12   10   09   08   07   06   05   04   03   02   01   99   98   97   1975-1995  

Senior Citizen Magazine
"The New York State of Mind"
September, 2002
Volume 3, Issue 9, pgs 21-22
Author: Maria Esposito
More Project Info

The New York State of Mind

I am a life-long New Yorker. I am used to seeing my city in the center of the media glare. And if the truth were known, I've actually come to expect the constant scrutiny; it's the price you pay for living in the city that has been called the crossroads of the world.

Lately, however, I've started wishing that all of the media would go away. Since the attacks on September 11th, being in the limelight feels like being watched at a wake. You want to scream and cry over your loss, but you really can't let go while the company is still here.

I thought that perhaps I was the only one who needed to find my own way to release all these pent-up emotions, but after doing some searching, I discovered that I wasn't alone. There are many people involved in finding a personal way of making sense of it all.

Of course, in times like these, artists have always been leaders in finding a form for expression. I discovered one such artist, David Greg Harth; who lives and works in New York City.

As a matter of fact, his studio is located in lower Manhattan, just a few blocks from the World Trade Center.

Like so many people, he felt so helpless after the attacks and he needed to do something. Communicating through his art became a way of healing himself and others. He created a project in which he stamps dollar bills with the phrases "I AM NOT TERRORIZED" and "I AM NOT AFRAID." To him, money represented the ideal medium for his symbolic attack on terrorism because the terrorists struck lower Manhattan, the financial capital of the world.

David started stamping bills right after the September 11th attacks. He spends the stamped bills so that they are circulated. He also trades stamped dollars with people from all across the world who have contacted him through his website. Currently, there are over 150,000 stamped bills in circulation in New York, Boston, Los Angeles, Miami, Chicago, Detroit, Denver, Washington DC, London and Berlin.

Finding comfort in the healing artwork and images that were created by ordinary people right after the tragedy is a special project underway at Stevens Institute of Technology in Hoboken, New Jersey. Cass Bruton-Ward, the Director of University Relations reminded me that Hoboken lost people in the attacks too, which is why this project is so important to them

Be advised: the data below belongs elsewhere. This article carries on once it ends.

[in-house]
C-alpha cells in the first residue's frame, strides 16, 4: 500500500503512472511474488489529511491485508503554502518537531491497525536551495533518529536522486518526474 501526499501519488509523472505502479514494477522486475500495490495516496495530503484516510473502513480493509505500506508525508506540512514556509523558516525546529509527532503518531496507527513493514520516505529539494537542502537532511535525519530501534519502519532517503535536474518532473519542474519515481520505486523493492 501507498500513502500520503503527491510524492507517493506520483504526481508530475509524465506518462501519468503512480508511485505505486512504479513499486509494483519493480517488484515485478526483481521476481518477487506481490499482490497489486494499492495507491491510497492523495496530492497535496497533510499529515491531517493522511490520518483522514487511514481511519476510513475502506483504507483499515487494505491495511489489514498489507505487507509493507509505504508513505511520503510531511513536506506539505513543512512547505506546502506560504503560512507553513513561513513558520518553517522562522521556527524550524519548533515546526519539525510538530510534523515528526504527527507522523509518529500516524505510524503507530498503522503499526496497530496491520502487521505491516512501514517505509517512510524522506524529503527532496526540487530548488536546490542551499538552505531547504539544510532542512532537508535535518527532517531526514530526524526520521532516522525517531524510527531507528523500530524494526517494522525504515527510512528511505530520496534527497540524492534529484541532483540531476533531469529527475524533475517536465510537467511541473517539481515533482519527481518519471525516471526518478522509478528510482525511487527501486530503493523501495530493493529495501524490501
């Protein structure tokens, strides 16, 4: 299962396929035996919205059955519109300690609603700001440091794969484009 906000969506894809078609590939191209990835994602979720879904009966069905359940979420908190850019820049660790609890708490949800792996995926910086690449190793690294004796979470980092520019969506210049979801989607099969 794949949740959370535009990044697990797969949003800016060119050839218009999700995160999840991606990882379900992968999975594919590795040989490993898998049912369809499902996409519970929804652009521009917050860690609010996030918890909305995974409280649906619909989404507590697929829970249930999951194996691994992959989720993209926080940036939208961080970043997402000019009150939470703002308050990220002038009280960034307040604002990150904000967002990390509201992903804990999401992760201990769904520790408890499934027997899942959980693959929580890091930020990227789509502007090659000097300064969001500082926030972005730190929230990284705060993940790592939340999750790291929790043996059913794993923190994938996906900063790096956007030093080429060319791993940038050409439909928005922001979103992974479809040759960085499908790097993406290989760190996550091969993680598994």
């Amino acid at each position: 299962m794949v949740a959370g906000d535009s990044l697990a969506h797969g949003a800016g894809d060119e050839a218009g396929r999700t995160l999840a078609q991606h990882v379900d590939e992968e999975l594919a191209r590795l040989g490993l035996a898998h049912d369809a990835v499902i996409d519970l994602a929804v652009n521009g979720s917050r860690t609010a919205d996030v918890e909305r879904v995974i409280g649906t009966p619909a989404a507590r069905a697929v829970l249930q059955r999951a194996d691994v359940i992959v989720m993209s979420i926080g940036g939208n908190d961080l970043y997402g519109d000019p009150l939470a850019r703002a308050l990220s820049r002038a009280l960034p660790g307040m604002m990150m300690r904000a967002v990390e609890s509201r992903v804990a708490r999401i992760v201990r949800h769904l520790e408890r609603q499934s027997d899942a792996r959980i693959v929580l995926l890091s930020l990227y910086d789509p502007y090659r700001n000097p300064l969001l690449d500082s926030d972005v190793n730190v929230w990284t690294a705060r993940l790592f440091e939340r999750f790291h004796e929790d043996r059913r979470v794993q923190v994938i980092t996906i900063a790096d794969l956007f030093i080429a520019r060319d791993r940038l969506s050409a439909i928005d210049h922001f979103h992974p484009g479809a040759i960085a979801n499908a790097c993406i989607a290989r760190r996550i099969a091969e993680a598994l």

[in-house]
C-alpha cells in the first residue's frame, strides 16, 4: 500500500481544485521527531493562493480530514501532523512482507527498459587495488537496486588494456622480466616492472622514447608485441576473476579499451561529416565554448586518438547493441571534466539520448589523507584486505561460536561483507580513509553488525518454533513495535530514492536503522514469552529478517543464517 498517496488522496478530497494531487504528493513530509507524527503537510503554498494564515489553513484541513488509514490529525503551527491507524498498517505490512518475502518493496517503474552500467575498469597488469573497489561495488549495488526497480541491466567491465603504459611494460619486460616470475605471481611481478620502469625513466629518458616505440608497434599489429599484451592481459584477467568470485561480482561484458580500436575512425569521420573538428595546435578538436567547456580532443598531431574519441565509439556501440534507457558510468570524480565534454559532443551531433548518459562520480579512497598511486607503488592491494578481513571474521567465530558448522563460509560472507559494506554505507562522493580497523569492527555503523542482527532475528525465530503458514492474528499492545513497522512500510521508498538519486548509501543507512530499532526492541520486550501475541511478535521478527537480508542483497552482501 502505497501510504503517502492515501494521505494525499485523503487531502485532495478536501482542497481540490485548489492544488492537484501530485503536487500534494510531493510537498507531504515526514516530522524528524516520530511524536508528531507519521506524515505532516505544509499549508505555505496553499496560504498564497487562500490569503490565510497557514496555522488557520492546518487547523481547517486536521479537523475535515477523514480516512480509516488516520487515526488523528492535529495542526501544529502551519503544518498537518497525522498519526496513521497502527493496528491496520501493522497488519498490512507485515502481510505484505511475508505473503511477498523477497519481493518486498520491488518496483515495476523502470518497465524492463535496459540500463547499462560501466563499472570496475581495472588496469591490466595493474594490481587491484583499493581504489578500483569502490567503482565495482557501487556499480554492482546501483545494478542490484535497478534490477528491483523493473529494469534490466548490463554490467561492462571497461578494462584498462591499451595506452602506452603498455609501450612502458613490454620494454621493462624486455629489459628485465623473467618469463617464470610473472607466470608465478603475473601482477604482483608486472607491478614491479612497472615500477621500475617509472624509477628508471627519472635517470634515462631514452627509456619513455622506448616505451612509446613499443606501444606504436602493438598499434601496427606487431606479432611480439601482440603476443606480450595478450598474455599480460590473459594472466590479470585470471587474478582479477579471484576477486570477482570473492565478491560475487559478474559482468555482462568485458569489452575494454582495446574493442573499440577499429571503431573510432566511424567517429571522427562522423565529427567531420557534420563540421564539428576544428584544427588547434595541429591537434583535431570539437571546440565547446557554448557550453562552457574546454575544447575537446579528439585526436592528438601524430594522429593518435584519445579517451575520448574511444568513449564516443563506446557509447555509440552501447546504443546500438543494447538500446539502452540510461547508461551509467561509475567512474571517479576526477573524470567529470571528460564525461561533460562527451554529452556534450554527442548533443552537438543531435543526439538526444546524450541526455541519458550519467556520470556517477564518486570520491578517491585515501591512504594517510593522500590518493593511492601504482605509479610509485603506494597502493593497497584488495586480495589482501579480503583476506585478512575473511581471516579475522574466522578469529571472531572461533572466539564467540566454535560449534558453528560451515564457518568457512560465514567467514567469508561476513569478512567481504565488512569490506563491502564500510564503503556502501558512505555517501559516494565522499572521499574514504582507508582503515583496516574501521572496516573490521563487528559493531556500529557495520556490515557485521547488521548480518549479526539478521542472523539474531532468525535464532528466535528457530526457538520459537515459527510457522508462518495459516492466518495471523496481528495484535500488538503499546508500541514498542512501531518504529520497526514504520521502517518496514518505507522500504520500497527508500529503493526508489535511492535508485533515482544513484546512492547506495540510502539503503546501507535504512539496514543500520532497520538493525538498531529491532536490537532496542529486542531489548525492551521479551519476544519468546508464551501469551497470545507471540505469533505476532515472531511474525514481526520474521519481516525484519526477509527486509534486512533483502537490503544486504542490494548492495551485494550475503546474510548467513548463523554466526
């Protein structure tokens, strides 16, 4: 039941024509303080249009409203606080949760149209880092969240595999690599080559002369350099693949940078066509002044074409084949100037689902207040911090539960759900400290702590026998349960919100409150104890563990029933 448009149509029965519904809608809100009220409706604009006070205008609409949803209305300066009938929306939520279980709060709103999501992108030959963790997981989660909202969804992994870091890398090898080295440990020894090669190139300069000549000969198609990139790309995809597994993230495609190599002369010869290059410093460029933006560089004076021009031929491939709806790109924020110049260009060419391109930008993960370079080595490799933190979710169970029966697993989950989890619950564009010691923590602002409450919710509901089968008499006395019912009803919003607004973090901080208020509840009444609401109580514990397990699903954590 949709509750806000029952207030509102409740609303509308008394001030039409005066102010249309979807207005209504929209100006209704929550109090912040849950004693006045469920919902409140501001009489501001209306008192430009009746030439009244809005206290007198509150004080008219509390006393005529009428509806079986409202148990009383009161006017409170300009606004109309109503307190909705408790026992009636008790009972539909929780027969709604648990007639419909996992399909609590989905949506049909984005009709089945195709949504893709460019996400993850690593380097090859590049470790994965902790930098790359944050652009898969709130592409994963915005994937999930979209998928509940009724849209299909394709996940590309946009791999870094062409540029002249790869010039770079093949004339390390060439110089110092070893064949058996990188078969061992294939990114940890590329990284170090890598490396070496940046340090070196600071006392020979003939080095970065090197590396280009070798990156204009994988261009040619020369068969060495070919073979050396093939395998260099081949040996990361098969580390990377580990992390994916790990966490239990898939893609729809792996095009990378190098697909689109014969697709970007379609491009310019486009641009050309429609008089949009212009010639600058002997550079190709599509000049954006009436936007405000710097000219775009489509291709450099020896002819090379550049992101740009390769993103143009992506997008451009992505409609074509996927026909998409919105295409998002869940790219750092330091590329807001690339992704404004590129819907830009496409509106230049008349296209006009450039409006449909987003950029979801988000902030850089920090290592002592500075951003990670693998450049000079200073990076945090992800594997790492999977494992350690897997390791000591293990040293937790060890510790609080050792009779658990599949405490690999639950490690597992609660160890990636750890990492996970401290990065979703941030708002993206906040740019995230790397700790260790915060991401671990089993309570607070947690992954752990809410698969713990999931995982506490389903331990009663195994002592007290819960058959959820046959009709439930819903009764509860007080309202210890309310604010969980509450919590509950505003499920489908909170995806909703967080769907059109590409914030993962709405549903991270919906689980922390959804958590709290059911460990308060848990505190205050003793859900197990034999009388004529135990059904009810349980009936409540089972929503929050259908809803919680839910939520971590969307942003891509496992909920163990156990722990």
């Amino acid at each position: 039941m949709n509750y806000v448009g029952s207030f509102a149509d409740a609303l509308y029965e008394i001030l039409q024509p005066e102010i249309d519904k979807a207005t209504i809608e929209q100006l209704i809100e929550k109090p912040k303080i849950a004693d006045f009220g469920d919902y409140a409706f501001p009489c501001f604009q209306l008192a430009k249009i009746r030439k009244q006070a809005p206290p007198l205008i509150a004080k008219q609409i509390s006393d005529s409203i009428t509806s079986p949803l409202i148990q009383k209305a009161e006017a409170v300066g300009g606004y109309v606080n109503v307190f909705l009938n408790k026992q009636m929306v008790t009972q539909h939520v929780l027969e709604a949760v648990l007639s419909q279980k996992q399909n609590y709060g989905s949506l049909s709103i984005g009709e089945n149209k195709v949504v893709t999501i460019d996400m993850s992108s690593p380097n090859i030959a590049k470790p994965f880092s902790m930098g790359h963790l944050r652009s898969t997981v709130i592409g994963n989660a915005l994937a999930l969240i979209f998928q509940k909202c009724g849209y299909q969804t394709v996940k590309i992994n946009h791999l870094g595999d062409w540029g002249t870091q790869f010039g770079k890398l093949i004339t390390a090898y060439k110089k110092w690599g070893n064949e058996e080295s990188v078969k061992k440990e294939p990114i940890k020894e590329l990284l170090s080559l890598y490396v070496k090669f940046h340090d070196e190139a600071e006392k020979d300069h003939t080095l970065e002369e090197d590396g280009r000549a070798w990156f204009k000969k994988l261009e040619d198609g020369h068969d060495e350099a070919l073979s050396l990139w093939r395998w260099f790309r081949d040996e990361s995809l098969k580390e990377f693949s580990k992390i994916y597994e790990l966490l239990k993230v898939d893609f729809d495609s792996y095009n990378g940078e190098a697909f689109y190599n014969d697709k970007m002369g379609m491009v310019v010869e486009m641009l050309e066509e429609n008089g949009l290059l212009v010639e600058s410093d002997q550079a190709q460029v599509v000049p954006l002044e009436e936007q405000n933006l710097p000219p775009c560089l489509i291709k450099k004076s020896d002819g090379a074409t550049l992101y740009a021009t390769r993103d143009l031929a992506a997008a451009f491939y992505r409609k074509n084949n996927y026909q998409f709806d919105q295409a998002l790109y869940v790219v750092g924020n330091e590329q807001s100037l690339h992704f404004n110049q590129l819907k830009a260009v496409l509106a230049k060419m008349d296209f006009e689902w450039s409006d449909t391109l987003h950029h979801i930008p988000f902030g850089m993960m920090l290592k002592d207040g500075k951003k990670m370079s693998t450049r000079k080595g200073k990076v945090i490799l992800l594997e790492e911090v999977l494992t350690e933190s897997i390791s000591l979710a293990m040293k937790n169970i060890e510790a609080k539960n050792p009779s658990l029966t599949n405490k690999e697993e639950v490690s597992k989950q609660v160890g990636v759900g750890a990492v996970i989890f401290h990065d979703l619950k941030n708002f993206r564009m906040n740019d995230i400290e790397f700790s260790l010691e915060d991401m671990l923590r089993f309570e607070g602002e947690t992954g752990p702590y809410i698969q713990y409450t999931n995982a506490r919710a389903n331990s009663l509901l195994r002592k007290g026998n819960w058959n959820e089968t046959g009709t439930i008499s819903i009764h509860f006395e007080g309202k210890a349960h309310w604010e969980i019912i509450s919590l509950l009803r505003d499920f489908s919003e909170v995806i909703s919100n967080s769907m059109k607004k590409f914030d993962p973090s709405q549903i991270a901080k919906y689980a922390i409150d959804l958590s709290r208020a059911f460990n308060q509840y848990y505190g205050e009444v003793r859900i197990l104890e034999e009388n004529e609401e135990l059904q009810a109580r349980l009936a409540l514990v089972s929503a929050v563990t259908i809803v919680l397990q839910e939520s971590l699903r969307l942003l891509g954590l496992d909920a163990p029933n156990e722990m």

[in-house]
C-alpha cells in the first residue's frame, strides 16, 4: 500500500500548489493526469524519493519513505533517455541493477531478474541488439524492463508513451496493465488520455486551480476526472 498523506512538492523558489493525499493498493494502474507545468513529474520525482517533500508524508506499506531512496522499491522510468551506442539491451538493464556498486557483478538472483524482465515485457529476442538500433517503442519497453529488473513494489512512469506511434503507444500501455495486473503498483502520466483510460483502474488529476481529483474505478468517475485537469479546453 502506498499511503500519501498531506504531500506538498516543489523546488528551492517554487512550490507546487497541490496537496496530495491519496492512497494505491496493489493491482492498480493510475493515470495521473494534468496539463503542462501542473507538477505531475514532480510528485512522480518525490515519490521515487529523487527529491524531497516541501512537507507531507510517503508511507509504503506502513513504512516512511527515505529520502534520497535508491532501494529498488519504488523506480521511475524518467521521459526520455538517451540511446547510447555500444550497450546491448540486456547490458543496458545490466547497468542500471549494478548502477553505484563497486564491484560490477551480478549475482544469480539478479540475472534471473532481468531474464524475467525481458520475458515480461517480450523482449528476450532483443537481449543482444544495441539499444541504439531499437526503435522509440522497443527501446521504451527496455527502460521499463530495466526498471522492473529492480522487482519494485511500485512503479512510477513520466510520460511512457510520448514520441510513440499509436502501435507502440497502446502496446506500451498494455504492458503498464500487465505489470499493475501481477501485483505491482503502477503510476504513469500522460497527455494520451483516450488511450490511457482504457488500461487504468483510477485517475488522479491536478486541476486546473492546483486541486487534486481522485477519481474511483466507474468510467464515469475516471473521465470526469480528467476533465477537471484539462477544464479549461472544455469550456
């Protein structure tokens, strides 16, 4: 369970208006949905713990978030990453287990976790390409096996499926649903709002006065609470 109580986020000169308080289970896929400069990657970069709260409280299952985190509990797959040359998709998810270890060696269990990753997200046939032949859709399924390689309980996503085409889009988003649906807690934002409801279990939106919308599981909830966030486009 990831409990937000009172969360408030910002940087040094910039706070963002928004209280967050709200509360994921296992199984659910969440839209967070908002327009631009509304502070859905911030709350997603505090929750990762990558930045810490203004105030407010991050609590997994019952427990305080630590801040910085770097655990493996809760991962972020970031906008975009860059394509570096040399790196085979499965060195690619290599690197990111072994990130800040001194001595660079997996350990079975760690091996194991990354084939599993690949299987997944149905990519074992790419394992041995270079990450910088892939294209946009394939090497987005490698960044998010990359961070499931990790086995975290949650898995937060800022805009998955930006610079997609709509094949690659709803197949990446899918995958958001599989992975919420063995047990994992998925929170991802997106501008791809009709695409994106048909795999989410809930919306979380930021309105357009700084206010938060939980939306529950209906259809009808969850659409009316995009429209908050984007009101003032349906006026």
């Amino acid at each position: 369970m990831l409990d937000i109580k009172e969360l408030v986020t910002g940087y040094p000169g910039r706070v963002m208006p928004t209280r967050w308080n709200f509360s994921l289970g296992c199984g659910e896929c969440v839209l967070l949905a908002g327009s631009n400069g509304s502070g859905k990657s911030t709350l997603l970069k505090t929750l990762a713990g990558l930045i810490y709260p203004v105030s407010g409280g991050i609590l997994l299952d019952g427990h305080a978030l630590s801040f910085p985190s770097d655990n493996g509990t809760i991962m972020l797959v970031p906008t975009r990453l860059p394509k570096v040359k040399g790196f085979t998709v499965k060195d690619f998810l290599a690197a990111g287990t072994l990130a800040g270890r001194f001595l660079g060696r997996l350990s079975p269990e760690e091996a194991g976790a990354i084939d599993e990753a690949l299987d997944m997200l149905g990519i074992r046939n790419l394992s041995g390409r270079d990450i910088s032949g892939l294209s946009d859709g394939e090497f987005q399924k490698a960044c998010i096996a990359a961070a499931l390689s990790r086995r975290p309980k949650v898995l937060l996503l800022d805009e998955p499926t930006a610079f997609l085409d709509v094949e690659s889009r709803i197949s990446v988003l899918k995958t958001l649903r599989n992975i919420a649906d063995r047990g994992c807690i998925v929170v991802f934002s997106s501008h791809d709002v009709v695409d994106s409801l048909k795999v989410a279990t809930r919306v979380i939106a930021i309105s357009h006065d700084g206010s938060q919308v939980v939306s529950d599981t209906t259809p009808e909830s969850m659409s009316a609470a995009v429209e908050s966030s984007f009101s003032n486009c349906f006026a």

This art of the common folk was displayed on the streets of the city, yet most people have never seen them. Stevens Institute has documented hundreds of the best and they plan to present them to the public on September 7, 2002 in documentary format with live music and guest voiceovers.

Another documentary in the works is a joint project between the American Psychological Association and Discovery Health. The film, entitled Aftermath: The Road to Resilience, presents profiles in resilience from people of diverse ages in dealing with the events of September 11th as well as other hardships that we all experience.

The individuals profiled in this documentary all live or work within the same block in Brooklyn, just outside of Manhattan. They talk about recovery, healing and moving beyond.

And finally, no observance of the anniversary of this horrible event would be complete without some overt manifestation of our pride in our city and our country. That is why the tradition of flying service flags will be revived.

The service flag tradition began during World War I. As they watched their sons and husbands being sent overseas, women would hand-sew red, white and blue flags to hang in their front window to honor their loved ones. The flags were white with red edging and had blue stars to signify each member of the family serving in the war. When a family member died in battle, a gold star replaced a blue one to honor the solider who was killed. These flags have flown whenever America has been at war, Steve Rupp, a business owner in St. Louis wanted to bring back this tradition and he obtained authorization from the U.S. Department of Defense to do so. In addition to the military service flag, Steve has developed a version to honor firefighters that has a red Maltese shield and one to honor police officers that has a silver badge.

There will be many more outpourings of our collective emotions in this great city. No matter what form they may take, all them will have one thing in common. Each and every one of them will be saying that just like the loved ones whom we honor, we are proud to live in the city that has been called the crossroads of the world.

Copyright 2002, Senior Citizens Magazine.